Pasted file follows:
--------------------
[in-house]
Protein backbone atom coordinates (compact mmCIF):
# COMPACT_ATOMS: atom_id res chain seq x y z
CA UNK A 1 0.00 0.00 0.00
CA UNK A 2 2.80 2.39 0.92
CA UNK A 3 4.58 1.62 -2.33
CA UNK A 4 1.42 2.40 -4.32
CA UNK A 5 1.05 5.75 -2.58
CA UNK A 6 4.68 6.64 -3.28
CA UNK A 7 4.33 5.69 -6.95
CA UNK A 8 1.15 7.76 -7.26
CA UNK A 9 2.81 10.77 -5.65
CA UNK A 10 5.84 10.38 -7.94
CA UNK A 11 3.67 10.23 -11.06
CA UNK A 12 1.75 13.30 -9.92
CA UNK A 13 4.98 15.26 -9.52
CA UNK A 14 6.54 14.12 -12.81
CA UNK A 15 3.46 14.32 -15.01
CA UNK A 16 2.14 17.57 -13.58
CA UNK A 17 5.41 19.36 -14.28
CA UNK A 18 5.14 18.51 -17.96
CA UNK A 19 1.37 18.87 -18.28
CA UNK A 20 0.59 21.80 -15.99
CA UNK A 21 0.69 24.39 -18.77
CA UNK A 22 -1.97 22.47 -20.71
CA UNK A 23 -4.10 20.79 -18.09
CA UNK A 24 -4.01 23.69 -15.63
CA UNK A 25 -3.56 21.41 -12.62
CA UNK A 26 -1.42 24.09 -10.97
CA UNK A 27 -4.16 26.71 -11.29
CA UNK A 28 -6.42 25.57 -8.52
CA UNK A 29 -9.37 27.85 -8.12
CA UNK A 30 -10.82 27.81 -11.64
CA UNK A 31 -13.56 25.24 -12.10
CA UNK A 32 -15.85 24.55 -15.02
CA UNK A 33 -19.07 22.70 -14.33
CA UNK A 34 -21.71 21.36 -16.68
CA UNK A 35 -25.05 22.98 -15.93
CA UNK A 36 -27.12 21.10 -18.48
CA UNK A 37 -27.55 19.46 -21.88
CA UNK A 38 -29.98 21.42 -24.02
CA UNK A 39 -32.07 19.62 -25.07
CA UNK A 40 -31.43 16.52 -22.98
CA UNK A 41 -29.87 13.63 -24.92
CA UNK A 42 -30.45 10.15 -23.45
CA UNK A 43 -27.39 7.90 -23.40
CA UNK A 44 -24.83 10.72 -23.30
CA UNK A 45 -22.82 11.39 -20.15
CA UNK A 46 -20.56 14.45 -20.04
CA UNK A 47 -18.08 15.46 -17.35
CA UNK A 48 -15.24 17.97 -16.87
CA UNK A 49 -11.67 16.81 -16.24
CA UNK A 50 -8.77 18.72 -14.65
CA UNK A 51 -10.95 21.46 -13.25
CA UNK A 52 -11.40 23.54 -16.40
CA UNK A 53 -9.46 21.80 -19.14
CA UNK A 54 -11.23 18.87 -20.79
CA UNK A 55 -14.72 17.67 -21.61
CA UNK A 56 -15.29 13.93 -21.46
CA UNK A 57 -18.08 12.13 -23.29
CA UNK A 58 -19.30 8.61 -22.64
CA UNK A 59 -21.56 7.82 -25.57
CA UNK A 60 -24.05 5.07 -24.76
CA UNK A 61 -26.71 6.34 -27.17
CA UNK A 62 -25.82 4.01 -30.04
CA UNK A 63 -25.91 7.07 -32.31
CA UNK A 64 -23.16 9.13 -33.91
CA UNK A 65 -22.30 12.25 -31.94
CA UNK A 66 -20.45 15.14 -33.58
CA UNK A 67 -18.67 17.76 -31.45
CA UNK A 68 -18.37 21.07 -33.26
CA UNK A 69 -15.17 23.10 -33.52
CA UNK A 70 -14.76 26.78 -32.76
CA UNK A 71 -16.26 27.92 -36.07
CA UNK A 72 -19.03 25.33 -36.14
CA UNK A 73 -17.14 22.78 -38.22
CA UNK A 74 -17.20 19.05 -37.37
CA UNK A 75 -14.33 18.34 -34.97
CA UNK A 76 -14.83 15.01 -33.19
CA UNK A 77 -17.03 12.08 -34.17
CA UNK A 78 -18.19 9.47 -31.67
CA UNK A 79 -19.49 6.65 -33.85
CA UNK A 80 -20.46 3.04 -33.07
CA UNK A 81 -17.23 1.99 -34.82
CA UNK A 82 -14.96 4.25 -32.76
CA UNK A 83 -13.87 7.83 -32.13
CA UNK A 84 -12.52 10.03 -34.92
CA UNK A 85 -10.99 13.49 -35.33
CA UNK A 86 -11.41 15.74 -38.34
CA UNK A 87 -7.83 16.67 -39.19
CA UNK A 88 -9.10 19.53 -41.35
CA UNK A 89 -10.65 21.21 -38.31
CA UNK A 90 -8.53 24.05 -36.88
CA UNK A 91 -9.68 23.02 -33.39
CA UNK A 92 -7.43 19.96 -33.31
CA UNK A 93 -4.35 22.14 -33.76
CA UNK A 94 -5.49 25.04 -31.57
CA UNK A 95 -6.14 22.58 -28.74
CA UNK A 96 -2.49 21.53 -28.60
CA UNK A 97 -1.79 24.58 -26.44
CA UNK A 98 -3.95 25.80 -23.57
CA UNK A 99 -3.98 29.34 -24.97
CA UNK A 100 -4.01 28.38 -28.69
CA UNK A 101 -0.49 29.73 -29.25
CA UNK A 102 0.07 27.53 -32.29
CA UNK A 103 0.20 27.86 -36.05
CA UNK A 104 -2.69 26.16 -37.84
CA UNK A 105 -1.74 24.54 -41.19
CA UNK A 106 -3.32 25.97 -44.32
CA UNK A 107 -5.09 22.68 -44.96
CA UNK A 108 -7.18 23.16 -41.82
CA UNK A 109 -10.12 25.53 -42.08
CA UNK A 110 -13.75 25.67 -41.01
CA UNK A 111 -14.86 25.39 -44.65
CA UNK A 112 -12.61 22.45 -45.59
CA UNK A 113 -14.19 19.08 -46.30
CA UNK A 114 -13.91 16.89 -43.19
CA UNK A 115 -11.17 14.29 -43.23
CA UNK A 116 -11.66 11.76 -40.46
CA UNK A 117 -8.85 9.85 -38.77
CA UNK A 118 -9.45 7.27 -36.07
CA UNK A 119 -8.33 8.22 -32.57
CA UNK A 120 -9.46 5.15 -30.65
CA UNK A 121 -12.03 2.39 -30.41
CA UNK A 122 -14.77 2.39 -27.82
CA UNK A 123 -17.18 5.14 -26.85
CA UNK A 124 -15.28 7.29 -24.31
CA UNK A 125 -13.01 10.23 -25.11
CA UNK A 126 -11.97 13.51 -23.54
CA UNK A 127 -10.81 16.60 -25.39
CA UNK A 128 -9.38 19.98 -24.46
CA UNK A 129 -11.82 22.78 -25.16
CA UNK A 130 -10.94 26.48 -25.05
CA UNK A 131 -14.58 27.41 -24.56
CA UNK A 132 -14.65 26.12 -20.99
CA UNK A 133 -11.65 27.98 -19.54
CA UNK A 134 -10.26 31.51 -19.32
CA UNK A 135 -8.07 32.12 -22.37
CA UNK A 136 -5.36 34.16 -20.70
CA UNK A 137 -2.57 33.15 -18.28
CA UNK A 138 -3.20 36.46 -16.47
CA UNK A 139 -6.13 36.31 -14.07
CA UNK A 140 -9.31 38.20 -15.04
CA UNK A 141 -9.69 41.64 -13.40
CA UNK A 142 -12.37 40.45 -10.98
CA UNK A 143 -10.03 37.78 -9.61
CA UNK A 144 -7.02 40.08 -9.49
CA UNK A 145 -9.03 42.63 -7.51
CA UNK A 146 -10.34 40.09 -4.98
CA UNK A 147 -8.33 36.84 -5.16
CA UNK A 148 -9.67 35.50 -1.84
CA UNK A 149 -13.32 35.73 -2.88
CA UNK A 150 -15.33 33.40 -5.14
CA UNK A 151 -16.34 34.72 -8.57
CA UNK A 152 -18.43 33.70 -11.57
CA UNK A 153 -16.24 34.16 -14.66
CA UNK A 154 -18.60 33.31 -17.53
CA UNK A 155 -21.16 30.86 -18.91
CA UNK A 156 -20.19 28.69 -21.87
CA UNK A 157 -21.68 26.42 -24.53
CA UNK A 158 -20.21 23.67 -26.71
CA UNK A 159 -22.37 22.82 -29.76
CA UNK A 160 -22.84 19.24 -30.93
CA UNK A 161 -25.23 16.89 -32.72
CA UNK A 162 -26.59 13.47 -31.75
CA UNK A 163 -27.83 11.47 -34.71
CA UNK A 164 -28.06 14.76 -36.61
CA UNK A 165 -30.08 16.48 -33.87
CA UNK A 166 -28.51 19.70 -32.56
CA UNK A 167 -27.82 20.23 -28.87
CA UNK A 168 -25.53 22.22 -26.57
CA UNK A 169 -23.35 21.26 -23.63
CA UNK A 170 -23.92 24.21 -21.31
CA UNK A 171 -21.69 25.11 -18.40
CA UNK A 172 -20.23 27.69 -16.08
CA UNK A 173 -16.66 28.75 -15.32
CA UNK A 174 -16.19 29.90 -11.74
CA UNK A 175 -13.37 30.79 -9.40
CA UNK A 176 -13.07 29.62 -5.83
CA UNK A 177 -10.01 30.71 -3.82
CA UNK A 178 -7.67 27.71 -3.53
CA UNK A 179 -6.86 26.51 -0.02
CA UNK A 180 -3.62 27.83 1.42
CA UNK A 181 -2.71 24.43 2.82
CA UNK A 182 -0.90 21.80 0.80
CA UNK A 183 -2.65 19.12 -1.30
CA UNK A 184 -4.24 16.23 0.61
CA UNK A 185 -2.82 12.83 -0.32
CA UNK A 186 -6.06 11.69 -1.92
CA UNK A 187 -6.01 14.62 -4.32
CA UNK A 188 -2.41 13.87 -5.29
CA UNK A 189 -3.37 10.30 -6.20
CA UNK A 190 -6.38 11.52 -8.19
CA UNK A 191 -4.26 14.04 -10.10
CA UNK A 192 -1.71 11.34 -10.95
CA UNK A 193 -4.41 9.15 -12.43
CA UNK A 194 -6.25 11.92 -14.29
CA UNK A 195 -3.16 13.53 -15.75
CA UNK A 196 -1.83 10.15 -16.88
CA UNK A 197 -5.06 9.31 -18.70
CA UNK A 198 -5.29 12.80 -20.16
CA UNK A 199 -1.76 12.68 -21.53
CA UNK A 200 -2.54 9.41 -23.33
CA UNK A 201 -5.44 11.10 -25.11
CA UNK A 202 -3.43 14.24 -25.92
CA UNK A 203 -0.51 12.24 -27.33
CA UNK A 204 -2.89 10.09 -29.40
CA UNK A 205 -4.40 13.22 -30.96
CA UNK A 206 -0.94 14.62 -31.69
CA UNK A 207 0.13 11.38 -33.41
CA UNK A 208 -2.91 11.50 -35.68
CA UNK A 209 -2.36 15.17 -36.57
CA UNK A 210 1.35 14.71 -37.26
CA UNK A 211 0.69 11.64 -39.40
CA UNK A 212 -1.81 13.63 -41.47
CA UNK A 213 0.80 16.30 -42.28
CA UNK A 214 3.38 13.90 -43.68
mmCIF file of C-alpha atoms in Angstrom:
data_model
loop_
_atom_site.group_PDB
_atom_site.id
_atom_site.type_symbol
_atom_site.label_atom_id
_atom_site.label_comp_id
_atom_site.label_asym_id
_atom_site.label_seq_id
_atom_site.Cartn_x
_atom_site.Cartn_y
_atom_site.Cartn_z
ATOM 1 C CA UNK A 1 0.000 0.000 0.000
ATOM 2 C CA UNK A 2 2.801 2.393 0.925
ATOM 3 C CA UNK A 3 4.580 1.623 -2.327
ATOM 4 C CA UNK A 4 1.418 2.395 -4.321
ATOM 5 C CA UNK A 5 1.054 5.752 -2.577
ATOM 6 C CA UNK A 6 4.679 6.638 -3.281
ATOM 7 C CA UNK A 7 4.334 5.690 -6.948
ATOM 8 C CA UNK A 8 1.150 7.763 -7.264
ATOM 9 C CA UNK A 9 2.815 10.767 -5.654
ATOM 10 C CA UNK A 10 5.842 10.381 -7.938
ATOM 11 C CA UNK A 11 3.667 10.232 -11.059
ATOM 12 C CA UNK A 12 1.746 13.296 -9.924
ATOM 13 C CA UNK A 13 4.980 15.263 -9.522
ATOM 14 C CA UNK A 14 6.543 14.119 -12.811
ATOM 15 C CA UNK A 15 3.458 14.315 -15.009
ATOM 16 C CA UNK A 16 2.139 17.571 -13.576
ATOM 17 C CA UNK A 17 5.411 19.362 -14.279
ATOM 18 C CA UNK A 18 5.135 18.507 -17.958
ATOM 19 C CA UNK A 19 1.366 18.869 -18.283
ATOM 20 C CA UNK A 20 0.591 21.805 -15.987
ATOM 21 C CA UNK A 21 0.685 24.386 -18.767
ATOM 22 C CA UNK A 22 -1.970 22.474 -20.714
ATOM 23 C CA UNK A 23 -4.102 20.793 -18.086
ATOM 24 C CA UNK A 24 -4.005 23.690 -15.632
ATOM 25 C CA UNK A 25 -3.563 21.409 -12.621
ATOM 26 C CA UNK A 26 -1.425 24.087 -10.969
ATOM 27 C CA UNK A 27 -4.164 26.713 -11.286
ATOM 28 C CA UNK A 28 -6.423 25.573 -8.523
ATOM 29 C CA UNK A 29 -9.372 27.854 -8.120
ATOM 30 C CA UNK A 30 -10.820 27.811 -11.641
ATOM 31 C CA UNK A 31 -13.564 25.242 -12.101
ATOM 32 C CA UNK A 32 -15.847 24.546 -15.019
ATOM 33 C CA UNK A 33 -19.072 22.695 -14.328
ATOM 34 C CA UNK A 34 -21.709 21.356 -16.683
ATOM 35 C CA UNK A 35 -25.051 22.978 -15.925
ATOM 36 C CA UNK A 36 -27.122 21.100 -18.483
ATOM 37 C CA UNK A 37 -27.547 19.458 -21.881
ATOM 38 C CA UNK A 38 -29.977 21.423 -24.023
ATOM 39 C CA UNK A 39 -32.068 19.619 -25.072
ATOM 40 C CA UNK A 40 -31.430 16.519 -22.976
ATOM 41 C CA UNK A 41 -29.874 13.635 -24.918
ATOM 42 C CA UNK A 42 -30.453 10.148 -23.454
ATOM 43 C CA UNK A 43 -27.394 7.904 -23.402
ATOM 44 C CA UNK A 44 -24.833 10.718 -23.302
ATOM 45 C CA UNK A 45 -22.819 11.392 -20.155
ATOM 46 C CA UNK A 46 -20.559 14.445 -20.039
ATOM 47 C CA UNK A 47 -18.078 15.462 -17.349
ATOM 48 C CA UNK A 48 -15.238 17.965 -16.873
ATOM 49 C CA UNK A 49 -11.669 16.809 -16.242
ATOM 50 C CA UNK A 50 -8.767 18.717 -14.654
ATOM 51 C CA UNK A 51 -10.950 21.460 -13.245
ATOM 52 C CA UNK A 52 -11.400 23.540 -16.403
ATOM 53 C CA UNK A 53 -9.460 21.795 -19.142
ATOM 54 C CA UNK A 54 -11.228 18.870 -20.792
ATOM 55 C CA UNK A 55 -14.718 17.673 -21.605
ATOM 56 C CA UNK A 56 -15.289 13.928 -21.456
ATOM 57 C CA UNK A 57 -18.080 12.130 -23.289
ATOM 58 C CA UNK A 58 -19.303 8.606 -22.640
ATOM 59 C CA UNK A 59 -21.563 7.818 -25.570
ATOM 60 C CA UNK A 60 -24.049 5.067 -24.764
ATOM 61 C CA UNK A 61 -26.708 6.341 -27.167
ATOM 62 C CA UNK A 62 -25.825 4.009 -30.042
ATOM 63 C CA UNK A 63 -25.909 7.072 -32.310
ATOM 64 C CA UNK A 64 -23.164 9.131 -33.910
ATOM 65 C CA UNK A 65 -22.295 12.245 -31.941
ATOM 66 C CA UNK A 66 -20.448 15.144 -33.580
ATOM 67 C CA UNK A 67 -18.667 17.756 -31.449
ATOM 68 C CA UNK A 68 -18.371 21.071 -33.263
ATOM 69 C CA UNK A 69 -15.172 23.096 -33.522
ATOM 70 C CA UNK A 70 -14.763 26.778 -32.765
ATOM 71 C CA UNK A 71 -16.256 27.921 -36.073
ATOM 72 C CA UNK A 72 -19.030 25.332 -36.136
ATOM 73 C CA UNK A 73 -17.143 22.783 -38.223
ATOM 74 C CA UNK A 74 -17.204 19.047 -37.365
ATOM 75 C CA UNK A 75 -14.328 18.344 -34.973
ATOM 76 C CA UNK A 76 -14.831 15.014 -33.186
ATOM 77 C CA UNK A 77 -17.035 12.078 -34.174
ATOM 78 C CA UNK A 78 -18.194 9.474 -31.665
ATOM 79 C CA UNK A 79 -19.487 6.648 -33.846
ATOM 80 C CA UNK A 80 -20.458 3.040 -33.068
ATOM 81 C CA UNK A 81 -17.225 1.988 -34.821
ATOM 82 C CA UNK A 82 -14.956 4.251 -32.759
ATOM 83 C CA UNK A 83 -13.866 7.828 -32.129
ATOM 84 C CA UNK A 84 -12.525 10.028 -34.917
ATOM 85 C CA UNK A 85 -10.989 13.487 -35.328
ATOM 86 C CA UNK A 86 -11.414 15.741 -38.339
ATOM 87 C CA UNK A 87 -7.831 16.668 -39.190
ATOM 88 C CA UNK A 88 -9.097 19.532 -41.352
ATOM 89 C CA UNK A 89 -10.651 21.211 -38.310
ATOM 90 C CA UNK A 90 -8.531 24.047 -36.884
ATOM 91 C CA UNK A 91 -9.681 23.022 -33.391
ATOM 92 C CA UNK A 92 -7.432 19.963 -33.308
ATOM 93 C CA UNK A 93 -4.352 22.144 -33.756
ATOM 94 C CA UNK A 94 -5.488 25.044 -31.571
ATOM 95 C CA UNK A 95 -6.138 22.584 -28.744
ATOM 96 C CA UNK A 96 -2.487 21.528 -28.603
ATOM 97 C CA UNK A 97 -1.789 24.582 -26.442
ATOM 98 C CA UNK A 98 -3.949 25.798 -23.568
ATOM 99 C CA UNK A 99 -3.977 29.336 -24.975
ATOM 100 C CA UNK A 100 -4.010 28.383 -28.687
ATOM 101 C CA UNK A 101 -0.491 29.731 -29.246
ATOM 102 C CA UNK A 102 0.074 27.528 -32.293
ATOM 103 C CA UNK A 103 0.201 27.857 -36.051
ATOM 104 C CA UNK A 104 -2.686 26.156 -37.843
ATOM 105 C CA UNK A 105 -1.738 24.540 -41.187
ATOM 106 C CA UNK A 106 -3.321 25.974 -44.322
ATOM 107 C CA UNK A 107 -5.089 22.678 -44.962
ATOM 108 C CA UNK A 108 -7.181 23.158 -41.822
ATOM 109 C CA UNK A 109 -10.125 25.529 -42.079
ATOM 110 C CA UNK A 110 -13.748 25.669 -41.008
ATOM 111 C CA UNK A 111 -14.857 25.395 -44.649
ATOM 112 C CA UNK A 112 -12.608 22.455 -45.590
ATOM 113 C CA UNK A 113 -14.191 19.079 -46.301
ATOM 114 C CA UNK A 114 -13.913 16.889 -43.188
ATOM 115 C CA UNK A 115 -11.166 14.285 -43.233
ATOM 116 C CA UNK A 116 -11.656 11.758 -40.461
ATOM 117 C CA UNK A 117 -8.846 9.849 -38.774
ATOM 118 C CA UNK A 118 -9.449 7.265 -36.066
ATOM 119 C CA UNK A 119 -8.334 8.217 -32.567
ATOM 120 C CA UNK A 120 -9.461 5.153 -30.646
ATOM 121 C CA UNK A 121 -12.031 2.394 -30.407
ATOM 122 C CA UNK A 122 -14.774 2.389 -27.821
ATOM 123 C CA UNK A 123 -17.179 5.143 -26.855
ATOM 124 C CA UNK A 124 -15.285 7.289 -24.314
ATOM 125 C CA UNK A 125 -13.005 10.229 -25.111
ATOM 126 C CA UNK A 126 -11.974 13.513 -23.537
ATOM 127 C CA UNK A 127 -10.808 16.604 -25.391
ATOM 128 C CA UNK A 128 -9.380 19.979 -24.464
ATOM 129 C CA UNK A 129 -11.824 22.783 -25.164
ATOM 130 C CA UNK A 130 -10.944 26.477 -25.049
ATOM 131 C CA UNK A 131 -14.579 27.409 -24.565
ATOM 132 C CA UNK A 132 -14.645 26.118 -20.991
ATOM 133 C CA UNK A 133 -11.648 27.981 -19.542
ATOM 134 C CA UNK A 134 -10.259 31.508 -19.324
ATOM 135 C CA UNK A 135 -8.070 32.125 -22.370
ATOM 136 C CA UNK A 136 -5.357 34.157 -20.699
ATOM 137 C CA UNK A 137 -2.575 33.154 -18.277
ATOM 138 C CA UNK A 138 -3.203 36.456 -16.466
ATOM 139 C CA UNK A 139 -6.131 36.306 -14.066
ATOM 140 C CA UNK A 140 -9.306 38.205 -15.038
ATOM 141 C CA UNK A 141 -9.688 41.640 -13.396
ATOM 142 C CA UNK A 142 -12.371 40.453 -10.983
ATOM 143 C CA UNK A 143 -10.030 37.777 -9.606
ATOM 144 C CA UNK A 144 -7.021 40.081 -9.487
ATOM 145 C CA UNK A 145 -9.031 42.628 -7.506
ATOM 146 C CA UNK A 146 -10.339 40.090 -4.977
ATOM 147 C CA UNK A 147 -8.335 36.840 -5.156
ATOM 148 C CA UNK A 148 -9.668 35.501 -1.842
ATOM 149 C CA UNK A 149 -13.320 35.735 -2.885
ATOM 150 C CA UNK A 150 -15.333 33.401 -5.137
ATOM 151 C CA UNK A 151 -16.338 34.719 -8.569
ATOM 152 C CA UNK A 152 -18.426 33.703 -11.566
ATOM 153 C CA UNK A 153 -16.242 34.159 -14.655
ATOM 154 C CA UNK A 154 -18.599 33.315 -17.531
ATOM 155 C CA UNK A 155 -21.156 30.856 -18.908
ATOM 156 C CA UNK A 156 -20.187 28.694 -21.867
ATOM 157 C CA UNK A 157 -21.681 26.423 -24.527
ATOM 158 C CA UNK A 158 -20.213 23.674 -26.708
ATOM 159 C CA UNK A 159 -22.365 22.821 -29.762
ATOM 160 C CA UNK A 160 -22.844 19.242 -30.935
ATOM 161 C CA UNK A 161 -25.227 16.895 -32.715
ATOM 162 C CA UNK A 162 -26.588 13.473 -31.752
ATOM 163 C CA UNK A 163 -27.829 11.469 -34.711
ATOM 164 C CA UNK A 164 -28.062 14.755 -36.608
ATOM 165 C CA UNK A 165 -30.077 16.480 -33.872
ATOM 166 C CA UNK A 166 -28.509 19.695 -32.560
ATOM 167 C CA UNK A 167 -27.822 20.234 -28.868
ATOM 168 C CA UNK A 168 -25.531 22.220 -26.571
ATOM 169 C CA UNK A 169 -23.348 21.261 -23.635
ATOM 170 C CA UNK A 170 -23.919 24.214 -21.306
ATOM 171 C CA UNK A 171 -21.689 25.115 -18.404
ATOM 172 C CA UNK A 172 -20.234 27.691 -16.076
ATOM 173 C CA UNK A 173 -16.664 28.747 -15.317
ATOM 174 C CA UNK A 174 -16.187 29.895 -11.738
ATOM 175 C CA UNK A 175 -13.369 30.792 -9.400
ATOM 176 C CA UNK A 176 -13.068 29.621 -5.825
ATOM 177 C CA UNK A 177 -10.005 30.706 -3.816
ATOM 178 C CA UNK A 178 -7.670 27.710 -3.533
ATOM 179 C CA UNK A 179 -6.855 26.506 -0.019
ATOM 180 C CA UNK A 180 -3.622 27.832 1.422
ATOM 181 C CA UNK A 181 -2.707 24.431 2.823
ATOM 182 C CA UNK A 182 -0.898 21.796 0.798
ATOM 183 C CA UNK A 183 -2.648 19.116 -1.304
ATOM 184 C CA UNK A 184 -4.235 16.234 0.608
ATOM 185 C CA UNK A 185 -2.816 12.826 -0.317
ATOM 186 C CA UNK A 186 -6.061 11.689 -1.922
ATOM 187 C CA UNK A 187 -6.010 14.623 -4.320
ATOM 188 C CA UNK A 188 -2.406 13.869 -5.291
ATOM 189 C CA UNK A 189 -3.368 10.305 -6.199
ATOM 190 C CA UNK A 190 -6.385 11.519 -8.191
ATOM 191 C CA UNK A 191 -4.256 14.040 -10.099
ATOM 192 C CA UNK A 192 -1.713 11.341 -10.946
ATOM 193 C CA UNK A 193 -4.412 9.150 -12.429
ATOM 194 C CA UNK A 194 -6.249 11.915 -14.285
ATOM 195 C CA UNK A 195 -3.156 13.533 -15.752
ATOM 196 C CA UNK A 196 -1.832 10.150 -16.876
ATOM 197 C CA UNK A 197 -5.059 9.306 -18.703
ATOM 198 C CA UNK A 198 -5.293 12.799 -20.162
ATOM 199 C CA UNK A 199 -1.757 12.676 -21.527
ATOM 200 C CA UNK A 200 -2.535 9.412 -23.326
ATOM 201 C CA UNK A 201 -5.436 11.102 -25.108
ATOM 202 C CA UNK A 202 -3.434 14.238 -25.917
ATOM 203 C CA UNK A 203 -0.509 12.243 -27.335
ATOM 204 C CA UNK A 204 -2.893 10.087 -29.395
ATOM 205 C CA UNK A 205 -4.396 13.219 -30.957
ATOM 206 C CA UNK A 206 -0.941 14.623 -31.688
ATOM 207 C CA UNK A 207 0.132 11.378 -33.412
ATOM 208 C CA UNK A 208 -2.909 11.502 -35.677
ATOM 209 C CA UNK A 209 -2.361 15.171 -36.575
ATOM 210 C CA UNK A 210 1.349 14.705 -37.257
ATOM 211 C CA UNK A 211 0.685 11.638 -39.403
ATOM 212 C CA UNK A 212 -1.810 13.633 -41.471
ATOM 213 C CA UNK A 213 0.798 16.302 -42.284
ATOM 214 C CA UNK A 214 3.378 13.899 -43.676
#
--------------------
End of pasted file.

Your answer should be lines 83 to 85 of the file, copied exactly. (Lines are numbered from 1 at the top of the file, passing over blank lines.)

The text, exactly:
CA UNK A 80 -20.46 3.04 -33.07
CA UNK A 81 -17.23 1.99 -34.82
CA UNK A 82 -14.96 4.25 -32.76